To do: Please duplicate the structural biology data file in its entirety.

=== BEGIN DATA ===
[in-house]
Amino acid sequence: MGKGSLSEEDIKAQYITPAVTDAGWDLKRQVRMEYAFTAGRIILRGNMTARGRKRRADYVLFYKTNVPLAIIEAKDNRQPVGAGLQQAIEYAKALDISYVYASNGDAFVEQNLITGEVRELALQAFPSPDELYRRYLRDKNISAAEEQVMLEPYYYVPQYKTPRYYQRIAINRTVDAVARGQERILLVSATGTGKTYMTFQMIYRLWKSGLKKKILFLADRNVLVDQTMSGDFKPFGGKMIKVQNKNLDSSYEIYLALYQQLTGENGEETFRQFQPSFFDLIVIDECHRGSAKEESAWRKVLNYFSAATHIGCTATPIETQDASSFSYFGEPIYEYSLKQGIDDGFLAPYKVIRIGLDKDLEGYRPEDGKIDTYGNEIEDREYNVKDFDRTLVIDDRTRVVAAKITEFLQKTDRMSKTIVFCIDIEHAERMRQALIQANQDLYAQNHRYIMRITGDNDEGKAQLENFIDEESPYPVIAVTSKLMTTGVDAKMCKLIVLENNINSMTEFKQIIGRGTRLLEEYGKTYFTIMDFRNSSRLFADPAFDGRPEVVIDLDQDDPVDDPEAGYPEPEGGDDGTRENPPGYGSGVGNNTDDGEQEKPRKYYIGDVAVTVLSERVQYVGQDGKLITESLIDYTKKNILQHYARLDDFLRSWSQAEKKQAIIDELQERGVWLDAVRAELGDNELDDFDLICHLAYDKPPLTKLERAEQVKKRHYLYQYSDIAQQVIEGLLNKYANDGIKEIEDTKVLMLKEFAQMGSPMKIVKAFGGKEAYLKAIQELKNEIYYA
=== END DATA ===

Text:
[in-house]
Amino acid sequence: MGKGSLSEEDIKAQYITPAVTDAGWDLKRQVRMEYAFTAGRIILRGNMTARGRKRRADYVLFYKTNVPLAIIEAKDNRQPVGAGLQQAIEYAKALDISYVYASNGDAFVEQNLITGEVRELALQAFPSPDELYRRYLRDKNISAAEEQVMLEPYYYVPQYKTPRYYQRIAINRTVDAVARGQERILLVSATGTGKTYMTFQMIYRLWKSGLKKKILFLADRNVLVDQTMSGDFKPFGGKMIKVQNKNLDSSYEIYLALYQQLTGENGEETFRQFQPSFFDLIVIDECHRGSAKEESAWRKVLNYFSAATHIGCTATPIETQDASSFSYFGEPIYEYSLKQGIDDGFLAPYKVIRIGLDKDLEGYRPEDGKIDTYGNEIEDREYNVKDFDRTLVIDDRTRVVAAKITEFLQKTDRMSKTIVFCIDIEHAERMRQALIQANQDLYAQNHRYIMRITGDNDEGKAQLENFIDEESPYPVIAVTSKLMTTGVDAKMCKLIVLENNINSMTEFKQIIGRGTRLLEEYGKTYFTIMDFRNSSRLFADPAFDGRPEVVIDLDQDDPVDDPEAGYPEPEGGDDGTRENPPGYGSGVGNNTDDGEQEKPRKYYIGDVAVTVLSERVQYVGQDGKLITESLIDYTKKNILQHYARLDDFLRSWSQAEKKQAIIDELQERGVWLDAVRAELGDNELDDFDLICHLAYDKPPLTKLERAEQVKKRHYLYQYSDIAQQVIEGLLNKYANDGIKEIEDTKVLMLKEFAQMGSPMKIVKAFGGKEAYLKAIQELKNEIYYA